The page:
GWENT’S greatest ever sportsman Joe Calzaghe is celebrating after receiving a double honour to add to his list of glittering achievements.
The two-weight world champion, who retired undefeated at 46-0 and dominated the super middleweight division for 11-years, will next month be inducted in the Boxing Hall of Fame in New York City.
And the accolades don’t stop there with Calzaghe honoured by the British Boxing writers’ at their annual lunch, appropriately held in a favourite restaurant of Calzaghe’s in London’s Little Italy.
Calzaghe is set to be ringside at next weekend’s hotly-anticipated rematch between George Groves and Carl Froch and admitted at the lunch to some mixed feelings regarding the two controversial fighters.
Calzaghe was annoyed for several years by Froch “trying to make a name for himself off my back,” and accused the Nottingham puncher of hypocrisy in his withering put-downs of Groves.
However, Calzaghe’s thoughts in the immediacy are on his huge honour in New York at the start of June, when he will be inducted alongside Oscar de la Hoya and Felix Trinidad, as a first ballot entrant.
“It’s a great feeling to be inducted into the Hall of Fame, five years after my retirement and it shows you remain in people’s mind,” he said.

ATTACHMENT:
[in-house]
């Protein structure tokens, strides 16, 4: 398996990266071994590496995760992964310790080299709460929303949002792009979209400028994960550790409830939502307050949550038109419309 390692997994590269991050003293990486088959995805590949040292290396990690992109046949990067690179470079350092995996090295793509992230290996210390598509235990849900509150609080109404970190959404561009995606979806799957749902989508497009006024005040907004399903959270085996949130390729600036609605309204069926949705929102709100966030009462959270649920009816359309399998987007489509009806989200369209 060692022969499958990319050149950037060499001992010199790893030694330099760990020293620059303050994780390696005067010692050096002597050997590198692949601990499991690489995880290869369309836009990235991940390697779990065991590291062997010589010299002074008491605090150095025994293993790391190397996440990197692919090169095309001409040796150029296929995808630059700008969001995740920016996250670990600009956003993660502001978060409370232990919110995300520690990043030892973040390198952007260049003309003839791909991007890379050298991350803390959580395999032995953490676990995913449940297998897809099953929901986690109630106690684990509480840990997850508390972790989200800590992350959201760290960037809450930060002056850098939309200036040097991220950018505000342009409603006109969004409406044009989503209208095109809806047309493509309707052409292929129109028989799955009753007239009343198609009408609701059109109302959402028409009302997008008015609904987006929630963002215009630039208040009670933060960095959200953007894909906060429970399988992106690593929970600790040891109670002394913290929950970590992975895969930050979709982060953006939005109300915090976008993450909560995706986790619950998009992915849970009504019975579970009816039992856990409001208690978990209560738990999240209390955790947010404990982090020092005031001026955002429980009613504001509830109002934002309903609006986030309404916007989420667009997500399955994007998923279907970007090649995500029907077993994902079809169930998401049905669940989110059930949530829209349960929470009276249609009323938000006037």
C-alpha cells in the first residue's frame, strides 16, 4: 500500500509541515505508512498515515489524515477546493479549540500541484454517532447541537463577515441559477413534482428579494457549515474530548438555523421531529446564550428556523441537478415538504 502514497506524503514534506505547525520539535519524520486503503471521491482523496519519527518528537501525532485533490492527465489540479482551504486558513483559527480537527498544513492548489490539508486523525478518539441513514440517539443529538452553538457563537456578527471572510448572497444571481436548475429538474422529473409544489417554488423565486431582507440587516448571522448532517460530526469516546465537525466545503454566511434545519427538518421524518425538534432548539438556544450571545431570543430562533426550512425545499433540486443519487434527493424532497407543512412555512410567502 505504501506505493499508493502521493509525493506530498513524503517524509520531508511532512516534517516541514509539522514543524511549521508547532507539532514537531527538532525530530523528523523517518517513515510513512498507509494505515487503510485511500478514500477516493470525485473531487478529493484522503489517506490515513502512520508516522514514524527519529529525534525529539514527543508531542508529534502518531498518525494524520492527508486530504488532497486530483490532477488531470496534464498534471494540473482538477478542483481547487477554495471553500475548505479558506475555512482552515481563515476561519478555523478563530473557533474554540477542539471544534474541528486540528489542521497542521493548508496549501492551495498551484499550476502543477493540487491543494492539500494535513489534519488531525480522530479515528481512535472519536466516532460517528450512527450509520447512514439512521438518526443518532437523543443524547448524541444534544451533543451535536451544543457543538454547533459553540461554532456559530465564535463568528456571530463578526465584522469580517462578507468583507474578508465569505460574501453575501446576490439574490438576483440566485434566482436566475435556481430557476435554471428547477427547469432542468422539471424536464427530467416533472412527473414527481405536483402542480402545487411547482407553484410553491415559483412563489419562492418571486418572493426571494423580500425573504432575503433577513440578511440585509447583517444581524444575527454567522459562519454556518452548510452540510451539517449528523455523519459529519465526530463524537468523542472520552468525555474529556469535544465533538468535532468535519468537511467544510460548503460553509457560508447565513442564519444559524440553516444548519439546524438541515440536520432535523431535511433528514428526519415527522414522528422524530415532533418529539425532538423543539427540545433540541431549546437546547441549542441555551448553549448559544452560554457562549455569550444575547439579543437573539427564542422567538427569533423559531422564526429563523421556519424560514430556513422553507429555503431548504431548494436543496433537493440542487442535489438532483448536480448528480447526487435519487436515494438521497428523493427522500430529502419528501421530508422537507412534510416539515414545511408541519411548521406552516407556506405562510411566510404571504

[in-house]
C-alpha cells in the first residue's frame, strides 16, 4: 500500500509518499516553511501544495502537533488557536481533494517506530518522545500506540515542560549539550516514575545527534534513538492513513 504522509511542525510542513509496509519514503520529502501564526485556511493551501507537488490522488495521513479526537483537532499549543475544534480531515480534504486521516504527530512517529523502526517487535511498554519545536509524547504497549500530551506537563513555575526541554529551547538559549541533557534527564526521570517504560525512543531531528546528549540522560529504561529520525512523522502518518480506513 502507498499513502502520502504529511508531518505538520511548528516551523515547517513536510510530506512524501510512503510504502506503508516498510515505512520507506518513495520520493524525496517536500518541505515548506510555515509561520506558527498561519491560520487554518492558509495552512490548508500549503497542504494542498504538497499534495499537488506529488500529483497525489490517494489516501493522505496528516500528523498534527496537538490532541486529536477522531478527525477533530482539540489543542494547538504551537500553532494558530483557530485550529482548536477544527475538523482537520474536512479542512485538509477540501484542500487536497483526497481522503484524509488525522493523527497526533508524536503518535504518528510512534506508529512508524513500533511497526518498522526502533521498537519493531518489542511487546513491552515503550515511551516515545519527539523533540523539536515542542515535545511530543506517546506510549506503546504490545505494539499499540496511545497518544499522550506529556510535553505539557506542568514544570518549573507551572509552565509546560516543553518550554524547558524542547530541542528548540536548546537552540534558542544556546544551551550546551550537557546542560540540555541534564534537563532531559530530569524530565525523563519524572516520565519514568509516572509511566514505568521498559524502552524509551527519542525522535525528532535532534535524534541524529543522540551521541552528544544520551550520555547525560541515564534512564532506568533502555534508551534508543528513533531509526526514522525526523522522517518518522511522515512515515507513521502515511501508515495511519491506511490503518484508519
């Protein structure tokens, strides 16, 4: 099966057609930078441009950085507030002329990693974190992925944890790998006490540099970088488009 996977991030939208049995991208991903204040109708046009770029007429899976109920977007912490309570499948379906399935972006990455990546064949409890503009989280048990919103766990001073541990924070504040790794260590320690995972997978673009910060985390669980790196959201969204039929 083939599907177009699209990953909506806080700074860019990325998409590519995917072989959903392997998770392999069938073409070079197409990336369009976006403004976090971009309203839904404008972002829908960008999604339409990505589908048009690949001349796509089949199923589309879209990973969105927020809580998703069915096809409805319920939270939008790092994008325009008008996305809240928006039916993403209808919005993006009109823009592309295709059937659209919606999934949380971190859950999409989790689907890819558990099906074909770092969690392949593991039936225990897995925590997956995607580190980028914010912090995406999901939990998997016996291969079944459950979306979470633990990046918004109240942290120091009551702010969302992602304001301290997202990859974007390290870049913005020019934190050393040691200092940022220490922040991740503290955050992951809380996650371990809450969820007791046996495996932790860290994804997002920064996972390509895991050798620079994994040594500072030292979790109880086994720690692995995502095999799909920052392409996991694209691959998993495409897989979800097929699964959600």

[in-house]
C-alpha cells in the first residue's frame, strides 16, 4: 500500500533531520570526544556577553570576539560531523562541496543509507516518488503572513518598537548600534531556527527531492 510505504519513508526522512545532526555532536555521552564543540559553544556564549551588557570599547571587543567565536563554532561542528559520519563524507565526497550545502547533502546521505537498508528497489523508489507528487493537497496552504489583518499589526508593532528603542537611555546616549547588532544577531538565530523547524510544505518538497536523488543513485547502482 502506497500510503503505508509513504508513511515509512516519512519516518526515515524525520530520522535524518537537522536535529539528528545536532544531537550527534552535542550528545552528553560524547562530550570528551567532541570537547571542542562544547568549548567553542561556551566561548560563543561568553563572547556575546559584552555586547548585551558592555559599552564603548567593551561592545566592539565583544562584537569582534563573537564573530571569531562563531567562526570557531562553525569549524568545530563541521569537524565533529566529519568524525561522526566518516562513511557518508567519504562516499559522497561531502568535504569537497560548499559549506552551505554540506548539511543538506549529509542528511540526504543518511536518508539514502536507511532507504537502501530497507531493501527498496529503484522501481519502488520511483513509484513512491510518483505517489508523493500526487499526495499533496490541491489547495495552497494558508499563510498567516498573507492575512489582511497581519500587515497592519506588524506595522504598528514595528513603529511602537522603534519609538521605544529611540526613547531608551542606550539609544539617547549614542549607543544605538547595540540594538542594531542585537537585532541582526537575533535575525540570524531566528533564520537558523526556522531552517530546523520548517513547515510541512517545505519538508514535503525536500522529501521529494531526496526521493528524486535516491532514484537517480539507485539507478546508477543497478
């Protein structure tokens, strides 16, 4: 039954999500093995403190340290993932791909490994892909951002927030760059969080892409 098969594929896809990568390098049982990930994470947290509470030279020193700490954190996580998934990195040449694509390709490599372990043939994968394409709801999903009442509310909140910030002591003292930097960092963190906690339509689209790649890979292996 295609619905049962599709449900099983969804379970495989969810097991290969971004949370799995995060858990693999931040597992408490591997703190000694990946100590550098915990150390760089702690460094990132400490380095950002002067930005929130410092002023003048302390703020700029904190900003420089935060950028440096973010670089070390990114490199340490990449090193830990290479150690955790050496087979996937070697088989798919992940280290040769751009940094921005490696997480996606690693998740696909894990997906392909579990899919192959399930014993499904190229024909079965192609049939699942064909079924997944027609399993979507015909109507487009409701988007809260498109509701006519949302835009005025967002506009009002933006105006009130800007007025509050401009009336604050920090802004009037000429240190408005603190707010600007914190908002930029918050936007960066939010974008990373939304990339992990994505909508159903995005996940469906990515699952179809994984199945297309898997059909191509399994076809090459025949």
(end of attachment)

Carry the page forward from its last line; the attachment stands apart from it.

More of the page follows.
“It’s very humbling, a big massive honour and to be a first ballot hall of famer, in their 25th anniversary year with guys like Felix Trinidad and Oscar de la Hoya, it feels like an amazing honour.
“It’s nice to know I am remembered not just in the UK for my record and for my achievements, but in the US as well.
“It’s great to think back on it and I think it vindicates my decision to go to America to fight at the end of my career.
“I fought in Vegas and Madison Square Garden and it obviously was memorable and going into the Hall of Fame is going to be a very special occasion for myself and for my family.”
Calzaghe admits to mixed feelings ahead of Froch v Groves II.
“I can’t help but feel a bit of envy for Carl and George, it’s the kind of rivalry I’d have loved to have had in my career, but at 42-years of age I’m a bit too old,” he said.
“The fight has captured the imagination of the public; you only have to look at the tickets they’ve sold for Wembley Stadium.
“Maybe if I'd been even a couple of years younger than I am now, at 42, I would have considered beating either of them. But not now. I wouldn't risk my legacy.
“If I were to risk my place in history by coming back too late and sacrificing my unbeaten record then, never mind the money, I'd be miserable for the rest of my life.”
Calzaghe believes Groves can beat Froch this time around, but wouldn’t put his money where his mouth is.
“One can make a case for both Carl and George. Has Froch become too old? Has Groves improved enough?” he said.
“Froch is beginning to look like he's slowing up but then he will take Groves more seriously this time. Groves is faster but does he have the steam for a long fight?
“In the end I look at it and think that George, with his backing-off style, would've been more of a problem for me if I ever thought of coming back to meet one of them. So if push comes to shove I'd go for him.
“Although in my own mind I believe that in my prime I would've beaten either of them, James DeGale, who I think can give them both a lot of trouble, and Andre Ward, who is similar to Bernard Hopkins, but who I got the better of.”